Devin Murphy felt his self-awareness and self-worth deteriorate at the end of his second year at UCLA.
After losing in the undergraduate student election for the position of a general representative in May 2013, facing hostility from extended family members for being gay and wondering if he would be able to afford to live in Westwood, he turned from his friends and family.
Murphy said he considered committing suicide, and in that moment, chose to call a close confidant for help. In the following weeks, he started to visit UCLA’s Counseling and Psychological Services.
“I was one phone call away from becoming a statistic,” Murphy said.
Now as the Undergraduate Students Association Council president, Murphy wants to use his position to encourage students to discuss the ways mental health affects their daily lives.
Last Sunday, USAC launched a council-wide mental health awareness campaign called “All of Us.”
The campaign originated as a partnership between the USAC Office of the President and the Student Wellness Commission, but now every USAC office plans to contribute to the project, Murphy said.
The campaign aims to connect students with mental health resources and educate them about mental health concerns through UCLA-specific research. It also hopes to implement state-wide policy changes to improve mental health resources on college campuses.
“We are not criticizing (the counseling centers) on campus – we want to advocate and help the overburdened and underfunded (centers),” said Savannah Badalich, USAC Student Wellness commissioner.
The name “All of Us” comes from “Half of Us” campaign created by The Jed Foundation, a national nonprofit organization based in New York, that seeks to promote mental health education among college students, Badalich said. She added that she and Murphy wanted to name the campaign to show that all people are potentially affected by mental health. “Half of Us” refers to the statistic from the National Alliance on Mental Illness that says 50 percent of college students have felt extreme stress and have reported feelings of overwhelming anxiety that impede their ability to achieve their academic goals.
USAC officers plan to implement various marketing and outreach tactics, from tabling to potentially making an announcement at Bruin Bash, in order to inform the student body about the campaign, Murphy said.
On Sunday night, the All of Us campaign launched the beta version of its website and its Facebook page. The sites provide educational infographics and links to resources, such as UCLA CAPS, theSanta Monica Rape Treatment Center and the National Alliance on Mental Illness. They also give information about mental health-related events on campus that students can attend.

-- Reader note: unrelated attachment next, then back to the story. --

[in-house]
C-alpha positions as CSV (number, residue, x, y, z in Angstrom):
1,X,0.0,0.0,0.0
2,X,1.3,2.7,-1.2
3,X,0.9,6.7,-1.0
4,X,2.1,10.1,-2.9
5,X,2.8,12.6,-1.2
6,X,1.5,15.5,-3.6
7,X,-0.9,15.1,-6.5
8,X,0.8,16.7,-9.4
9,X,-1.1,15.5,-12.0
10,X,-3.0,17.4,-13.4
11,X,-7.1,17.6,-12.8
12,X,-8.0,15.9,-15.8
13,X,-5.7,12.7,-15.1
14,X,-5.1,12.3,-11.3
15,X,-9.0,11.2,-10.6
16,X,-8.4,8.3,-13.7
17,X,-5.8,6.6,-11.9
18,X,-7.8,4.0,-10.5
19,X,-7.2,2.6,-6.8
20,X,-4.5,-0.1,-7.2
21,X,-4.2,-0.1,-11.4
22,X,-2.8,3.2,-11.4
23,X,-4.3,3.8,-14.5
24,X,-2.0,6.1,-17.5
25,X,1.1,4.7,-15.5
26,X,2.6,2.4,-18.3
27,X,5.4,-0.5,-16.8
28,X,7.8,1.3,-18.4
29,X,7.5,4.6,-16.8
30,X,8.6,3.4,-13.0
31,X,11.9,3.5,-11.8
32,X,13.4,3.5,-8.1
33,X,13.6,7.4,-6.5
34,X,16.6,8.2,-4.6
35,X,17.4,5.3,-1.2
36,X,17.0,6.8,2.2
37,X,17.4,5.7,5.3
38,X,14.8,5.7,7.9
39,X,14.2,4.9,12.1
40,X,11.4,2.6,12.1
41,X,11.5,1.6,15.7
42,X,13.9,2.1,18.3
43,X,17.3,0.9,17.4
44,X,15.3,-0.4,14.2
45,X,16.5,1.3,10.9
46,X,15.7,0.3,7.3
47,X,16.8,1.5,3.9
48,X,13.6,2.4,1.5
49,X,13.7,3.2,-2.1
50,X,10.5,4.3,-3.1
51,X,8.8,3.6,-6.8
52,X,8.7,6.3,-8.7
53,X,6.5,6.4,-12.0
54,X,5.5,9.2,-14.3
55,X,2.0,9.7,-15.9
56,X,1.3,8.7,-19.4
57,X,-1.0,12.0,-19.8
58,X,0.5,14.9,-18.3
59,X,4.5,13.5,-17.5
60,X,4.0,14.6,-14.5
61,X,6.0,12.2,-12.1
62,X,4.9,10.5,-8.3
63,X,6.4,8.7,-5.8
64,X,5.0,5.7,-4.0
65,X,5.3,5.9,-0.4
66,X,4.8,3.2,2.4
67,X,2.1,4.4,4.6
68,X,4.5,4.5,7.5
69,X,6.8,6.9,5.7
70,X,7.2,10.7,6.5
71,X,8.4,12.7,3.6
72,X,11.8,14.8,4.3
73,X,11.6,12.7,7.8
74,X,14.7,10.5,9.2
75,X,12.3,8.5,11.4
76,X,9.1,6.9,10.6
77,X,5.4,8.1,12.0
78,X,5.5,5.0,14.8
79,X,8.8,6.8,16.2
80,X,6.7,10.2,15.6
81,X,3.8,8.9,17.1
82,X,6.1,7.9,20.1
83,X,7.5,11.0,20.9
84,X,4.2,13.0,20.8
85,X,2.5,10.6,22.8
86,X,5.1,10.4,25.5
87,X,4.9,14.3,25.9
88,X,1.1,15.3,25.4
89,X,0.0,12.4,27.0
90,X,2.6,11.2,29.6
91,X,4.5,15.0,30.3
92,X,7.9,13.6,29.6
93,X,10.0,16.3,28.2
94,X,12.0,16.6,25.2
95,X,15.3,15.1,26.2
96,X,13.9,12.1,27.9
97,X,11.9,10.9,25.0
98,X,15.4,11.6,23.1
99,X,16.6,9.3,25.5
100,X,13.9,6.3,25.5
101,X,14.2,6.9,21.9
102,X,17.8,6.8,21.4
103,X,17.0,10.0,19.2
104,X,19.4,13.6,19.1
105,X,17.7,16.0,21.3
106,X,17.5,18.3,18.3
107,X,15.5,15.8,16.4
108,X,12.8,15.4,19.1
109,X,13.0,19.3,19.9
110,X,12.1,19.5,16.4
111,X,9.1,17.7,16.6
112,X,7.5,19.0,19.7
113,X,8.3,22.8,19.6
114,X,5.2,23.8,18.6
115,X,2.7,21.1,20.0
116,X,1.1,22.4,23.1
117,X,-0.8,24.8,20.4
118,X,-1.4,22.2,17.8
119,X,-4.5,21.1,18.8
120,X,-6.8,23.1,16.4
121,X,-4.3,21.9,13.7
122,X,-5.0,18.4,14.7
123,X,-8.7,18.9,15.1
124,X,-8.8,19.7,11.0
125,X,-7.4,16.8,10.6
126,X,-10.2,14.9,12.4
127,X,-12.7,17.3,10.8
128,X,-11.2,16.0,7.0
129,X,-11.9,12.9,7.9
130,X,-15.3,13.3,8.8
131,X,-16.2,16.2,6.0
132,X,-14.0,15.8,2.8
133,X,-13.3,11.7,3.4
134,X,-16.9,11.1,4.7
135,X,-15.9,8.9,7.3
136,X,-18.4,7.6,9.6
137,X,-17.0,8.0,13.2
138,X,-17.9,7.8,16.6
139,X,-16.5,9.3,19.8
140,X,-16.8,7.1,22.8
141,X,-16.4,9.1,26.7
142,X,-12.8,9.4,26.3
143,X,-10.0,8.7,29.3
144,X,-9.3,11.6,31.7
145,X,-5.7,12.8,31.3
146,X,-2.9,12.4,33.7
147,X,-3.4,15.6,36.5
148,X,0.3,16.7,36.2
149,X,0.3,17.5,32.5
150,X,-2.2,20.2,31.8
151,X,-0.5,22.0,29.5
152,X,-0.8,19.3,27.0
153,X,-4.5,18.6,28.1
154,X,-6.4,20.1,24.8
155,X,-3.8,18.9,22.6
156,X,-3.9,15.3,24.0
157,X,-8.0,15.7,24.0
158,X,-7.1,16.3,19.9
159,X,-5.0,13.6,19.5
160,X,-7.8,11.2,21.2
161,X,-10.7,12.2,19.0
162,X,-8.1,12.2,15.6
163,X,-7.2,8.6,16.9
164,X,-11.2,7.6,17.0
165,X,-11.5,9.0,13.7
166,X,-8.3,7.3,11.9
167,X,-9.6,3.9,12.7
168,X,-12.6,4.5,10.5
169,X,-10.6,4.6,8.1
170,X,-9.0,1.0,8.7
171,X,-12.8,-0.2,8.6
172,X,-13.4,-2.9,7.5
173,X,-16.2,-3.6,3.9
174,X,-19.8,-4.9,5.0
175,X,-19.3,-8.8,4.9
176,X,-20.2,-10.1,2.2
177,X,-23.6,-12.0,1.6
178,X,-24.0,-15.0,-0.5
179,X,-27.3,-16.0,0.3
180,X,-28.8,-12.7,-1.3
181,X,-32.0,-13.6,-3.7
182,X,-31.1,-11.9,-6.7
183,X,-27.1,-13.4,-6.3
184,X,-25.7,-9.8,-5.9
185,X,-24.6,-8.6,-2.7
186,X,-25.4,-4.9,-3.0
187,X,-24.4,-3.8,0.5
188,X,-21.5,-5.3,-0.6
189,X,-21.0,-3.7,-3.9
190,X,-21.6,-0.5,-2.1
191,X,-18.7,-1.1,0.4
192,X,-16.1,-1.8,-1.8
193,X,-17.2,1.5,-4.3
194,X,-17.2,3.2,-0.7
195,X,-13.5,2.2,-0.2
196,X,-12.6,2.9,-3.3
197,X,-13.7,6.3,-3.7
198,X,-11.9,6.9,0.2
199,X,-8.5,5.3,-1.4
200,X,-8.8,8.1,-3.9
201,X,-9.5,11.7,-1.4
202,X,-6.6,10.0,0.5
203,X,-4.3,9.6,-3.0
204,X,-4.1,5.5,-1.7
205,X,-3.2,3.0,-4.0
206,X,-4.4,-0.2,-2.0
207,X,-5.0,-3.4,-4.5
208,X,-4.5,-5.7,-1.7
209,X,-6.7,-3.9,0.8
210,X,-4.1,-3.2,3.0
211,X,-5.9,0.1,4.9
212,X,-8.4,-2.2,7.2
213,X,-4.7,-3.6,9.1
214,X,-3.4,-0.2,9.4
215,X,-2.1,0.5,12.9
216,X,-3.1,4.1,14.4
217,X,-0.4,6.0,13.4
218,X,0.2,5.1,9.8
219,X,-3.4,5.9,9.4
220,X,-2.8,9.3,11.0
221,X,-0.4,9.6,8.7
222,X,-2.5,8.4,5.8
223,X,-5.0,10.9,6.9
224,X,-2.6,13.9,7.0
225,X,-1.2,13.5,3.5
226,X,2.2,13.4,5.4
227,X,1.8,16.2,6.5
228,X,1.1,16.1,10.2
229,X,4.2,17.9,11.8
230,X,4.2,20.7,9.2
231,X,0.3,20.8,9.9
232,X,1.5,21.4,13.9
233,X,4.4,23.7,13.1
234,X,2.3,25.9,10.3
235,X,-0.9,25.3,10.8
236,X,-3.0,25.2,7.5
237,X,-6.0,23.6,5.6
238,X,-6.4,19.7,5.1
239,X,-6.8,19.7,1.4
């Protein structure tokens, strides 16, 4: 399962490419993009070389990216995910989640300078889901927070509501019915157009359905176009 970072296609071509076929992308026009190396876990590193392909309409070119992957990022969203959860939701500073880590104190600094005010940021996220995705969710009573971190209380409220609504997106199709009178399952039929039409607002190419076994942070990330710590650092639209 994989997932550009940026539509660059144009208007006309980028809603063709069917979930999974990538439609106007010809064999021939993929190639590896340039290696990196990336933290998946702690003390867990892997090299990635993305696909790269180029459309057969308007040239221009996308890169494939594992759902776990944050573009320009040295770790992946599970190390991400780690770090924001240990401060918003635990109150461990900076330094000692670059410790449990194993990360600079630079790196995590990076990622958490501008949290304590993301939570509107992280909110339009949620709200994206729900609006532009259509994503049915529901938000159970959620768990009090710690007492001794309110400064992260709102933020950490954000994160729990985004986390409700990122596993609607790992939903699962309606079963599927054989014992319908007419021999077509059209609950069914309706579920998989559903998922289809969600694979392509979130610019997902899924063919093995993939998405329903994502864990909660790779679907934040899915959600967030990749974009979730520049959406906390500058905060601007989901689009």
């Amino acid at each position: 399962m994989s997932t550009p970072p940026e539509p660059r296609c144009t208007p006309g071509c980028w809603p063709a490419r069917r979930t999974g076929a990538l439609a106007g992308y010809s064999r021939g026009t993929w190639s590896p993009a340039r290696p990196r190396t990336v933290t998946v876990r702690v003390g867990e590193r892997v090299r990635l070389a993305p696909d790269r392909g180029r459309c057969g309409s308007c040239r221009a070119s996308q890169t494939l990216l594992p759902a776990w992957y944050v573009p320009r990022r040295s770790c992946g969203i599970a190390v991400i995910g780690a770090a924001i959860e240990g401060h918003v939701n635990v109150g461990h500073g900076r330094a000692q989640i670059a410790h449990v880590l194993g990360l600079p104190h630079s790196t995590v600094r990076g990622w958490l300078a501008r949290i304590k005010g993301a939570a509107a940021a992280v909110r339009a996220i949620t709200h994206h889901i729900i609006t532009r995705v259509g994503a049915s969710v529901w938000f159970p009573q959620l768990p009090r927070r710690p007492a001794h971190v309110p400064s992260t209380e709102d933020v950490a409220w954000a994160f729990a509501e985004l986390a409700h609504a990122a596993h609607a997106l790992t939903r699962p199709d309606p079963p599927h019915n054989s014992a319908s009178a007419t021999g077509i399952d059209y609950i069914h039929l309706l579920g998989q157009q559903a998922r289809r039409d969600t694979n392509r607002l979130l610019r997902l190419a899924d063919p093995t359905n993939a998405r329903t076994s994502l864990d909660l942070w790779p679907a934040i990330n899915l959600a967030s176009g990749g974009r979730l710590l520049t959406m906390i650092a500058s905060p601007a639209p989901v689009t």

Active Minds, a committee within the Student Wellness Commission, helped develop the website and will put on campaign events throughout the year. Wanda Diep, a co-director of the Active Minds committee, said she hopes the website will help put students in touch with the resources they need.
“The point (of the website) is not to diagnose, but provide a supportive place where (students) can go for help,” said Diep, a fourth-year psychology student.
During first week of fall quarter, Active Minds will help program events for the campaign, including an event called “Speak Your Mind,” in which students will talk about transitions, Diep said. Speakers will discuss their first months of college and how they felt at that time.
Badalich said the All of Us campaign plans to work closely with UCLA CAPS, the Healthy Campus Initiative and student groups such as Synapse and the Creative Minds Project, to increase student participation in the campaign.
Elizabeth Gong-Guy, director of CAPS, said she spoke with Murphy earlier in the summer to discuss how CAPS would be involved in the campaign.
“We are of course invested in students coming together to provide ongoing constant support,” Gong-Guy said.
All of Us will have its own table at the Enormous Activities Fair on Tuesday to inform students about the campaign’s goals. At the table, students will be able to write and sign individual action cards about how they want to address their own mental health issues, Murphy said.
Murphy said the action cards aim to encourage students to reflect on their mental health and challenge them to make personal changes when managing stress and anxiety.
Funding for All of Us, which is estimated to cost about $13,000 over the course of this school year, will come from both student fees and established campus units.
Badalich said the Student Wellness Commission plans to pay for about half the cost of the campaign using funds from its overall budget. She added that other sources of funding may come from the USAC discretionary and contingency funds. UCLA Residential Life will pay for the 10,000 action cards, which will cost about $1,000, Murphy said.
Student leaders are also looking into local, state and national grants to help cover some of the campaign’s cost.
Murphy, who said he still experiences periods of depression, said he hopes the All of Us campaign will encourage others to reach out and check in with one another.
By vocalizing his personal struggles, Murphy said he hopes to help other students express themselves and listen to stories about mental health issues students face on campus.
“This is about sharing stories,” Murphy said. “I hope others will share their stories and help break the stigma around mental health. So let’s talk and address this together.”